Imprisoned by the Germans during the First World War and serving as Belgian foreign minister-in-exile during the Second, Paul-Henri Spaak was another of the great EU pioneers to witness the horrors of Europe’s bloodiest century. Although most of Europe was in ruins after the Second World War, Spaak saw an opportunity to make it a strong and peaceful continent again through economic and political cooperation.
Life and times
While in exile in London during the war, he formulated plans with his colleagues from the Netherlands and Luxembourg on a new and highly ambitious project: a customs union between Belgium, the Netherlands and Luxembourg.
In 1944, the plan came to fruition and the Benelux was born. Within the borders of the three countries, free movement of money, people, services and goods would be guaranteed. It would serve as an inspiration for further European integration.
A vision for Europe
For Spaak, uniting countries through binding treaty obligations was the most effective means of guaranteeing peace and stability. He helped achieve these aims as president of the first full meeting of the United Nations (1946) and as Secretary General of NATO (1957-61). Spaak was a leading figure in formulating the content of the Treaty of Rome. At the Messina Conference in 1955, the six participating governments appointed him president of the working committee that prepared the Treaty.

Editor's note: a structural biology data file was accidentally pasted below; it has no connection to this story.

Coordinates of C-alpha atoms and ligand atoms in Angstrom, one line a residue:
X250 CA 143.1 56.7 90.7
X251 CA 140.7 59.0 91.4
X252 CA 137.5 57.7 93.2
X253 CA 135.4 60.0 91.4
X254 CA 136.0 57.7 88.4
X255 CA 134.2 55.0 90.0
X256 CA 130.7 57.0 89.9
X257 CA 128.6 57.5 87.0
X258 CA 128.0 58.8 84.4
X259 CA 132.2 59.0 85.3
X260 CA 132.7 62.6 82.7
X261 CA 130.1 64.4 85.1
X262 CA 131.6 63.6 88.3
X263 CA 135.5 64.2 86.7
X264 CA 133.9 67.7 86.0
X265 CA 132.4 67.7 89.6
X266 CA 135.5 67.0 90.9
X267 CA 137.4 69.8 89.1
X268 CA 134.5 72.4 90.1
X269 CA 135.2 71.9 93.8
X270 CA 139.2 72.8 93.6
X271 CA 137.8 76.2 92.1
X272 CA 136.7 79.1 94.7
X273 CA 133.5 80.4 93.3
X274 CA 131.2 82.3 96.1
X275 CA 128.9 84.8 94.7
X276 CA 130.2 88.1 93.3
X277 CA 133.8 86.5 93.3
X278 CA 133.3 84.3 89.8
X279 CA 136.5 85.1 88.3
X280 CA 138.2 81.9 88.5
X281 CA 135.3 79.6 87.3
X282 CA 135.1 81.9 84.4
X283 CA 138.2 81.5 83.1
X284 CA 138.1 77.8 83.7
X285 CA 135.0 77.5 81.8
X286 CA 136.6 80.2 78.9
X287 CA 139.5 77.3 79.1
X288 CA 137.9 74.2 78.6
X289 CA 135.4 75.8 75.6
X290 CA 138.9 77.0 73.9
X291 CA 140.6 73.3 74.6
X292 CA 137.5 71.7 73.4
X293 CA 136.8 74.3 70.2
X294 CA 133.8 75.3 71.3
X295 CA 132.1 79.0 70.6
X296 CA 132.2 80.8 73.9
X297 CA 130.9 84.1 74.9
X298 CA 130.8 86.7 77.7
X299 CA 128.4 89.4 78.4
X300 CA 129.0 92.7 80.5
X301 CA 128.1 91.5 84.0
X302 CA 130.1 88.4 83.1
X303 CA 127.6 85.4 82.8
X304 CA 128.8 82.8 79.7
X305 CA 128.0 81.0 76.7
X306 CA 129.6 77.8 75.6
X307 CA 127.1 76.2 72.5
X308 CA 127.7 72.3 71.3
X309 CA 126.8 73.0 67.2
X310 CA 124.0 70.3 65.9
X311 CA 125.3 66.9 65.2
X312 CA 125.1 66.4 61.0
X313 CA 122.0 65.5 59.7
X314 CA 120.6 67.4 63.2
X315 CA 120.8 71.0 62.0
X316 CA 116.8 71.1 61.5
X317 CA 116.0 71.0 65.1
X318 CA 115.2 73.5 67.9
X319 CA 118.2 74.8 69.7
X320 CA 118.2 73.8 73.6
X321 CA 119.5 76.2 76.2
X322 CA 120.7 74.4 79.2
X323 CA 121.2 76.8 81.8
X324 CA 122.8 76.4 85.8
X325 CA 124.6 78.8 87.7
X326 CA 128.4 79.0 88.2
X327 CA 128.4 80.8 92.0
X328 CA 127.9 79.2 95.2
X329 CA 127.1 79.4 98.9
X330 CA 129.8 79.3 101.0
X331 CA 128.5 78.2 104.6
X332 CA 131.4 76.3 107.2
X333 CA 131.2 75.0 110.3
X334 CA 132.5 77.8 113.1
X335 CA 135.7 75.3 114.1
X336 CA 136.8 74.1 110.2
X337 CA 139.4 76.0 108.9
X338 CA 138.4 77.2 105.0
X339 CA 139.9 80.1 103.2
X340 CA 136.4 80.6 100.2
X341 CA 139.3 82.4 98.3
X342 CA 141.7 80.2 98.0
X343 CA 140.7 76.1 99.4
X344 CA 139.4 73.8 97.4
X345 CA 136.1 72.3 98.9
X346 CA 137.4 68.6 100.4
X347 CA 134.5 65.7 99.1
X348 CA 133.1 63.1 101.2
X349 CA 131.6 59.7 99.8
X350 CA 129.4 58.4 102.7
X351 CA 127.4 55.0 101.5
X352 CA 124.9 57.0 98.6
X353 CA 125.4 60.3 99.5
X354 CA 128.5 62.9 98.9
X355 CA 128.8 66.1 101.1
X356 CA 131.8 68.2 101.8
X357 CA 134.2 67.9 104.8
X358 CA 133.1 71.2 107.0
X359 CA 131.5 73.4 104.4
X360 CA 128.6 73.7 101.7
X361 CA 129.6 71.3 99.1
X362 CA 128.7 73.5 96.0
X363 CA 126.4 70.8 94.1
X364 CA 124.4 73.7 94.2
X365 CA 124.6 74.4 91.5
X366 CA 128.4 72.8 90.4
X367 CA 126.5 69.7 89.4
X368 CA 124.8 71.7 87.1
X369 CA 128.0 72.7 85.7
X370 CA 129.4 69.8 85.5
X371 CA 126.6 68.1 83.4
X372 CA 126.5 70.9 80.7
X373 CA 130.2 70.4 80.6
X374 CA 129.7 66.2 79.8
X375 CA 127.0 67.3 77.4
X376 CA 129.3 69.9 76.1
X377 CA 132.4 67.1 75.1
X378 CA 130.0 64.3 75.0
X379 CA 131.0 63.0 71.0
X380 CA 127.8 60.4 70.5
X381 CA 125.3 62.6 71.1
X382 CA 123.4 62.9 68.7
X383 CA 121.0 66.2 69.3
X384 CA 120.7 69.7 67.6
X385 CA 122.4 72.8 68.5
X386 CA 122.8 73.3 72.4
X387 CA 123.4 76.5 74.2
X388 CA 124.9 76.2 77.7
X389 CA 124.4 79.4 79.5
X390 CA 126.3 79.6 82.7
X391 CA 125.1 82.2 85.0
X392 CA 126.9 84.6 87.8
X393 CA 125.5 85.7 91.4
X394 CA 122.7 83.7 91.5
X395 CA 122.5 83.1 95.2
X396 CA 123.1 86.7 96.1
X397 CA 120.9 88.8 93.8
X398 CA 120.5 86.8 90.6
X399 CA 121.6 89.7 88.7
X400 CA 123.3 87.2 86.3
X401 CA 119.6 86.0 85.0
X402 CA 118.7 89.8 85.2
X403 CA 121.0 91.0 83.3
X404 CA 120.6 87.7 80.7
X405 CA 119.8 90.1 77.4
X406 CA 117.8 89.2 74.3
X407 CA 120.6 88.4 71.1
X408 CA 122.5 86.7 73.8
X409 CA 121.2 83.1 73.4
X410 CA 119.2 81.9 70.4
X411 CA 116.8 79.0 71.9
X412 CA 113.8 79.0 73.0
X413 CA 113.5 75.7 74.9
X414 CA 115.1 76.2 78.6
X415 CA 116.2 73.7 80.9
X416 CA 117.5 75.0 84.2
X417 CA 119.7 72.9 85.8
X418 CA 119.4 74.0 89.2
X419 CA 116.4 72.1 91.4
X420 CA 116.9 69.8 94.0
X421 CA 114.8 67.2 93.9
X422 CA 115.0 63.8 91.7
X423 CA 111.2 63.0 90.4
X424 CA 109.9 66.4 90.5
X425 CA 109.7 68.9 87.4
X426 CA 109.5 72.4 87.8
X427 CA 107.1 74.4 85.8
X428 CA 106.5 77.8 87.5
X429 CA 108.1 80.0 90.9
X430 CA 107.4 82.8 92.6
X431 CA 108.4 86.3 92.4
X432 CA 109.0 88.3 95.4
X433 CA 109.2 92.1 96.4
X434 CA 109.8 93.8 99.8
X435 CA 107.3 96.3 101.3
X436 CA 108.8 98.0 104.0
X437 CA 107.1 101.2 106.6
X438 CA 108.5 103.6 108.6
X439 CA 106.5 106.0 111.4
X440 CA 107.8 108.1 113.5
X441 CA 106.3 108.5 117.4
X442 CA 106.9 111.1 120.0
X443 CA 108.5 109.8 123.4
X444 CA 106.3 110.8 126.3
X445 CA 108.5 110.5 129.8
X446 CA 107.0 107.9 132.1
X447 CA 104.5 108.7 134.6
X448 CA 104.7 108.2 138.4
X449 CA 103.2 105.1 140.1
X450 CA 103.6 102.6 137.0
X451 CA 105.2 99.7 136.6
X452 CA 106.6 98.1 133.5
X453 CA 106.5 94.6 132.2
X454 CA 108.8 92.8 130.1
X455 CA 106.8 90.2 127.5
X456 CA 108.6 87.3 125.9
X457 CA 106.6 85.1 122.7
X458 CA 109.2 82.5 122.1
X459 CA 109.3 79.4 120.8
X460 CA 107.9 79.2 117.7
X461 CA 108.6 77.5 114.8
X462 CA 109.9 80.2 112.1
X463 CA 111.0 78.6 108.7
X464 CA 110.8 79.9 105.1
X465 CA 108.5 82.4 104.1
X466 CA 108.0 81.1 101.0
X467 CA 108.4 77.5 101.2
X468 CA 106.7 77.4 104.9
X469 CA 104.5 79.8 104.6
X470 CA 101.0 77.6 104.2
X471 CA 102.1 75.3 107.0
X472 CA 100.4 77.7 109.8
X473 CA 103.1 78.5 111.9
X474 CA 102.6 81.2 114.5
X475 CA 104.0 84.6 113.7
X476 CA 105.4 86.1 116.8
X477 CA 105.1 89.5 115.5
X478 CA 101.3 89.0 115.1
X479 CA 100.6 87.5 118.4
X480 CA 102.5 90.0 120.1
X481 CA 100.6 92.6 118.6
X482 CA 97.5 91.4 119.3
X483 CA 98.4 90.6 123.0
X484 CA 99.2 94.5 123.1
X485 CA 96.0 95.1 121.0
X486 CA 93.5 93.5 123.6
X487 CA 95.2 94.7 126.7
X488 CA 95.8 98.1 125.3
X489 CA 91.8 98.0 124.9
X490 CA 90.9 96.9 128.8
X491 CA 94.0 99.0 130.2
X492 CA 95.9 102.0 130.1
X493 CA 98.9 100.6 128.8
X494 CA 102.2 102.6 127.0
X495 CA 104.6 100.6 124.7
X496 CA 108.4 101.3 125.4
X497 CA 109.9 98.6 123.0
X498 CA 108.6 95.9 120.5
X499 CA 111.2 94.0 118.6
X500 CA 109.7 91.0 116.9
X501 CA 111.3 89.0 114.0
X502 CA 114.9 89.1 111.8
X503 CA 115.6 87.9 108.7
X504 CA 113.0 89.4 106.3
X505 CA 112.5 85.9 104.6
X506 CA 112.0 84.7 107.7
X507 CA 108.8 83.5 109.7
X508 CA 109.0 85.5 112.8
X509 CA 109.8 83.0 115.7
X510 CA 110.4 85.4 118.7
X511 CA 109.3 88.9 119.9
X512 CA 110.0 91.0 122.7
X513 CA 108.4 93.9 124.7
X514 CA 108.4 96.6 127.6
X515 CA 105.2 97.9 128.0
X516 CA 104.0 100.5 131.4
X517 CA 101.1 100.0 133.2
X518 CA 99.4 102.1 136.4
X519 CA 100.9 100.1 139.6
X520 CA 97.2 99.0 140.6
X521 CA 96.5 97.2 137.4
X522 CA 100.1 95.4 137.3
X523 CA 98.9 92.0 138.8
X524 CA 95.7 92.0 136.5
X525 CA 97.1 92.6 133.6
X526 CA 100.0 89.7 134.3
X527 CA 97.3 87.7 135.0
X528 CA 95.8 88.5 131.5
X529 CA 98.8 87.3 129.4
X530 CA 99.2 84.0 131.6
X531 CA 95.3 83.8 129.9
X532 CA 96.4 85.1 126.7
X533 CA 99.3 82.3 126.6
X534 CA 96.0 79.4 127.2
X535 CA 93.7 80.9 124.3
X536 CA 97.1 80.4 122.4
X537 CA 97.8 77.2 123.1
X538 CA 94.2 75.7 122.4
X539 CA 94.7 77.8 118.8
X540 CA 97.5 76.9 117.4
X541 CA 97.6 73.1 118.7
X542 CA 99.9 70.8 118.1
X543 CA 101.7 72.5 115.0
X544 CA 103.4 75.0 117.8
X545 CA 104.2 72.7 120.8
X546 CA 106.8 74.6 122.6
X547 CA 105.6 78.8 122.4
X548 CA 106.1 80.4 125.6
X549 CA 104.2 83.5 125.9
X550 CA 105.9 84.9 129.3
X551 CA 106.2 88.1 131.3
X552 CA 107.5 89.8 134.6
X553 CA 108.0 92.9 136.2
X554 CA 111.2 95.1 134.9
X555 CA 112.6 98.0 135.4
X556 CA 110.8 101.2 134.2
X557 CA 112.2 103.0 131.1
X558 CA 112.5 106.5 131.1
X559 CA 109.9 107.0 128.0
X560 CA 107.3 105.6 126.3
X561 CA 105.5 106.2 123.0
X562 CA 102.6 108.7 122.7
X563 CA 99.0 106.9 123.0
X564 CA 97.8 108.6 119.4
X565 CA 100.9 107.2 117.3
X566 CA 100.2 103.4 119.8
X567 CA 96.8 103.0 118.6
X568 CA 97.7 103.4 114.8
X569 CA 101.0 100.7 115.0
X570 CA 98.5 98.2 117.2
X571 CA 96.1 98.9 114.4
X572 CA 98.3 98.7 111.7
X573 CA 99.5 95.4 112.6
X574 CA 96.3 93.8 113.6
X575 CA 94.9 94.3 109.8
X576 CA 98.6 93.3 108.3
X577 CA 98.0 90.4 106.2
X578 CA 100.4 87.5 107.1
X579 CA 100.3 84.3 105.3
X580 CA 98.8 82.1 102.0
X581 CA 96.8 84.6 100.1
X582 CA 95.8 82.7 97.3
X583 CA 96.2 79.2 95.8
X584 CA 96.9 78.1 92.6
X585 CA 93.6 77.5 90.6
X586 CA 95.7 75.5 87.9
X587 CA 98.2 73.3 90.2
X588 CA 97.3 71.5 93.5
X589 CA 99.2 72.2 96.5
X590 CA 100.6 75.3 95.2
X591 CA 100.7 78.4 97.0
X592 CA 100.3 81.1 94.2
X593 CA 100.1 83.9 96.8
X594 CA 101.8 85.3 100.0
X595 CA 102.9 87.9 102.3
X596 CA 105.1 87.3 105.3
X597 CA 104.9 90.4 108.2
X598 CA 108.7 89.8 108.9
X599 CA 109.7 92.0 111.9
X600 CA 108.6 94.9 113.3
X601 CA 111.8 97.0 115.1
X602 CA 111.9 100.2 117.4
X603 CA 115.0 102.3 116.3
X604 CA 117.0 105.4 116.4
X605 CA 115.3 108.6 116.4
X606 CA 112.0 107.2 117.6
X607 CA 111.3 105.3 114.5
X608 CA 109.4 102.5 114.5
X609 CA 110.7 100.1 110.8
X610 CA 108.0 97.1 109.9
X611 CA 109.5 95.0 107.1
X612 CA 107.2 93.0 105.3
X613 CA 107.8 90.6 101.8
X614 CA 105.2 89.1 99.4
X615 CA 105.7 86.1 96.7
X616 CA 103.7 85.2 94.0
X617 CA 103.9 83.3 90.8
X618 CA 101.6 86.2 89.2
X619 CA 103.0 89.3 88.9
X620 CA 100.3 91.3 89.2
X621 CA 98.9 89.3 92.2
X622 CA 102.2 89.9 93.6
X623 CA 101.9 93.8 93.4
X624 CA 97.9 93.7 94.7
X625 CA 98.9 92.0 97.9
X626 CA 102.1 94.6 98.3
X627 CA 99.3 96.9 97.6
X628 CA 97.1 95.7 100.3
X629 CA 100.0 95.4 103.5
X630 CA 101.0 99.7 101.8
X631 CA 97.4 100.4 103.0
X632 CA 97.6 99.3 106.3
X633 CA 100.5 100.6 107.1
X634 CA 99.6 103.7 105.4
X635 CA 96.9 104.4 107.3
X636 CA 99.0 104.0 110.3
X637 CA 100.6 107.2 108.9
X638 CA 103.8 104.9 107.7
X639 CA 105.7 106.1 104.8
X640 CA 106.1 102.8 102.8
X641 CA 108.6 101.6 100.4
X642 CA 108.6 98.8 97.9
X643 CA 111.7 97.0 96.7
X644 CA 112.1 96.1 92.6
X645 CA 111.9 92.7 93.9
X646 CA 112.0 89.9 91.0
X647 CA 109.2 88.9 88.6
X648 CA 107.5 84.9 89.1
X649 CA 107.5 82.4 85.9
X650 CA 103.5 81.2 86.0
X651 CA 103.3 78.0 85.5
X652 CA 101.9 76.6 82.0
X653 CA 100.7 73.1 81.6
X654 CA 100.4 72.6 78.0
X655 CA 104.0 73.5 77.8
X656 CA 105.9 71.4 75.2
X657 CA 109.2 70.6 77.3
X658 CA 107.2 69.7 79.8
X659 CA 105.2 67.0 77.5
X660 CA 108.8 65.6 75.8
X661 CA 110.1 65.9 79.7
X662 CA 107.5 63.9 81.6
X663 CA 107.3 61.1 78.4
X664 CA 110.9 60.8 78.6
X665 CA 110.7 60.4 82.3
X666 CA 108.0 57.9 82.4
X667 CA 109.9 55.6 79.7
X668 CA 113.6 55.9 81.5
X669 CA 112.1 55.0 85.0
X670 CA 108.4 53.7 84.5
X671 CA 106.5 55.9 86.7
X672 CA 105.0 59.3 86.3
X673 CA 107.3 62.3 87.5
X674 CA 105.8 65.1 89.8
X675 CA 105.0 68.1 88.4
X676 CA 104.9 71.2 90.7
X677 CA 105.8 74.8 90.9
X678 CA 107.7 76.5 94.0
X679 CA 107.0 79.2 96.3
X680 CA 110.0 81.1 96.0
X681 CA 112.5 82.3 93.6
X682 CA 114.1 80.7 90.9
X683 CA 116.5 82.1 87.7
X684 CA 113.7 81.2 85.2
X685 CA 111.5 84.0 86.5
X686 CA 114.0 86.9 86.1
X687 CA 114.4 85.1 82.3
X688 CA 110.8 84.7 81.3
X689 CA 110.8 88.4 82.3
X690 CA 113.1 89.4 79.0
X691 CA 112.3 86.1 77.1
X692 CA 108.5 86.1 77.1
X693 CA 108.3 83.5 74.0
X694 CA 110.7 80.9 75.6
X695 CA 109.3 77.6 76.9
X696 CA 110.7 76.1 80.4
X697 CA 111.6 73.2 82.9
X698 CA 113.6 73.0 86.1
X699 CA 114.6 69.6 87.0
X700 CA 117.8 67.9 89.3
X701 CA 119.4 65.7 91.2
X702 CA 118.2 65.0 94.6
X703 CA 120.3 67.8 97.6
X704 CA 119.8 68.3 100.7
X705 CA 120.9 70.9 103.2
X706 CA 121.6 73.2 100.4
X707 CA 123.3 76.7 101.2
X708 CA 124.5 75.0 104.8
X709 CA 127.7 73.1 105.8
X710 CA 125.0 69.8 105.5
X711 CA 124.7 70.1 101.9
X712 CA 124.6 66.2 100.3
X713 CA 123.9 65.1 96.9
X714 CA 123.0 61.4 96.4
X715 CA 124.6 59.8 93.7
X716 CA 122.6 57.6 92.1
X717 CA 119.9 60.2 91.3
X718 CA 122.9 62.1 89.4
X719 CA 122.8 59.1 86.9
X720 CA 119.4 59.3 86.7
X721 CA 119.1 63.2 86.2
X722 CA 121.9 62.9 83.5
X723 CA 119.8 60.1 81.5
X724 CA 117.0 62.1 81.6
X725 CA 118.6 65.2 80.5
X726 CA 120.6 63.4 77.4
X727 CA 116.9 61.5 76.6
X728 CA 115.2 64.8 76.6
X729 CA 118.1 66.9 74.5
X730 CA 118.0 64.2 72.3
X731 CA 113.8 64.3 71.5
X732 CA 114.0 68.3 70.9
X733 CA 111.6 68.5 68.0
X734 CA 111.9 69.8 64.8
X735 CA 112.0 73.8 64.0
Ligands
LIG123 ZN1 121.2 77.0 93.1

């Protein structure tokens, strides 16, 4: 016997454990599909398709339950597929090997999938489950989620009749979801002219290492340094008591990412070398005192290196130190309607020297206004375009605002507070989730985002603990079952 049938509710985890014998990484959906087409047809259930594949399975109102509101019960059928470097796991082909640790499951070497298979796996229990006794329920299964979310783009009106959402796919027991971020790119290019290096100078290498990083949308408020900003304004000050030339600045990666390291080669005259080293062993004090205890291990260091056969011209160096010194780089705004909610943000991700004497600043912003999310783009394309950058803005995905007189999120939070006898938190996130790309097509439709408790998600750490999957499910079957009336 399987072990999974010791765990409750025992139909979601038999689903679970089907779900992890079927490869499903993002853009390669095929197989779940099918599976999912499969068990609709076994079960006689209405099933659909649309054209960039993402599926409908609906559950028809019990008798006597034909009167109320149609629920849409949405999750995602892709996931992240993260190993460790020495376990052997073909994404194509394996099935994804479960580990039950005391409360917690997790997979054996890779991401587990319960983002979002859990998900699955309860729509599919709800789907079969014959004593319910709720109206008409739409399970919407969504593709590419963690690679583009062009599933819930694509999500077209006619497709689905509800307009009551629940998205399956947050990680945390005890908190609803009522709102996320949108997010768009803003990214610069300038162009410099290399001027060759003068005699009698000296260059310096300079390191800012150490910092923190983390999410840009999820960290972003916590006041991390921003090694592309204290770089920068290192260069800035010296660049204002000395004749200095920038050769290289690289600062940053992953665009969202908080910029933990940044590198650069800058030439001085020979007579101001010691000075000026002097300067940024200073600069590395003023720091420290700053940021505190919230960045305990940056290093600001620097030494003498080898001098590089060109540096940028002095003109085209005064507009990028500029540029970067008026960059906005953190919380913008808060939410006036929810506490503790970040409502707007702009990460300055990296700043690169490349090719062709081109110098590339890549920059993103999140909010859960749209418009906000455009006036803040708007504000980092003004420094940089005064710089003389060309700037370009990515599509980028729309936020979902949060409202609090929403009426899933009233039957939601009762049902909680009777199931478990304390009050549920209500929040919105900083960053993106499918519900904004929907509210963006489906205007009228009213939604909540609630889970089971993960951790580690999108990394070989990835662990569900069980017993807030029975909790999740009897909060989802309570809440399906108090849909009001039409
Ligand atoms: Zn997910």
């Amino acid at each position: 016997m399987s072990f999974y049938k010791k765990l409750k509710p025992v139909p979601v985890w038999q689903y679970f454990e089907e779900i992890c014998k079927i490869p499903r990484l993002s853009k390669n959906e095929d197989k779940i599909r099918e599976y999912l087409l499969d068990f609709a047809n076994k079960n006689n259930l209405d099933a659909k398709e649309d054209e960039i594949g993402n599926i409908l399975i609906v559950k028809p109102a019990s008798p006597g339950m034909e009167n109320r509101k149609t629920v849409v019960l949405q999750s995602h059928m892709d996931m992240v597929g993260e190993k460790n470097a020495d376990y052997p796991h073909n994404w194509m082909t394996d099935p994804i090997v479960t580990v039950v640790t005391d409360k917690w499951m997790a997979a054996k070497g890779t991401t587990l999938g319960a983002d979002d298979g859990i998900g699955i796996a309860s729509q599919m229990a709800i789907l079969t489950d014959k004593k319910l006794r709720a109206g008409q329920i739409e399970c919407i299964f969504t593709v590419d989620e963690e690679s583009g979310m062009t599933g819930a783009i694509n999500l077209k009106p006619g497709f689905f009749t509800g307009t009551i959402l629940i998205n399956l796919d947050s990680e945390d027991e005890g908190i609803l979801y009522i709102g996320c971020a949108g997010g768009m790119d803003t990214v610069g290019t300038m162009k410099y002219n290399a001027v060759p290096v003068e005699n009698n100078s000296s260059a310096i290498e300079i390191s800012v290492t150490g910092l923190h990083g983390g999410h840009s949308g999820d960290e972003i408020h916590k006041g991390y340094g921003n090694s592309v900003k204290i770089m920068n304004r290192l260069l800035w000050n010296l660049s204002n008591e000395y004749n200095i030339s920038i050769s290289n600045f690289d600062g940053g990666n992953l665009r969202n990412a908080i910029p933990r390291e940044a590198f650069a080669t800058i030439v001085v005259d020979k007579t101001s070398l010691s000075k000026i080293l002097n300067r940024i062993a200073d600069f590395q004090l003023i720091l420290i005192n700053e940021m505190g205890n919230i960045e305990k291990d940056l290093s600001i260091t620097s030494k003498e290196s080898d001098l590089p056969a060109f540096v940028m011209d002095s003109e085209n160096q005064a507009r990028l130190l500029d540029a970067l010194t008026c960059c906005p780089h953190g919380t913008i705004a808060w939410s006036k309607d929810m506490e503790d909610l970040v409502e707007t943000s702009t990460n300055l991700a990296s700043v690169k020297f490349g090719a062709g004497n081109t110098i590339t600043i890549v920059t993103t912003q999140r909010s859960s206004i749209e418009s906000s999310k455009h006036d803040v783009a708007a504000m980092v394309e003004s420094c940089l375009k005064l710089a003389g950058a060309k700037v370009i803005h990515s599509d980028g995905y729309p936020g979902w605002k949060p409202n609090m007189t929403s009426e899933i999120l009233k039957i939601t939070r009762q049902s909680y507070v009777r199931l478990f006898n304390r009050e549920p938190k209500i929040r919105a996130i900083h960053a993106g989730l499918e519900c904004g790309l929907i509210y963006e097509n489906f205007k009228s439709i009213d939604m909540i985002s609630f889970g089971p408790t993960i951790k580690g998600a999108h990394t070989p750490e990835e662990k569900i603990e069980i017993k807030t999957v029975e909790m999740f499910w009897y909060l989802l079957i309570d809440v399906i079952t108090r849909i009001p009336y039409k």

Paul-Henri Spaak, speaking in Strasbourg on 11 December 1951
Paul-Henri Spaak, speaking in Strasbourg on 11 December 1951 in Paris
... some may be barely aware of the relevance and usefulness of this venture – but for a number of us, the task before us is of the utmost import and urgency.
I admire those who can stay calm, given the present state of Europe. The temptation is there to be terribly unforgiving, if our hand were not stayed so much by the parliamentary process ... but then look at the period we've just lived through!
More about Paul-Henri Spaak’s life, work and contribution to the European project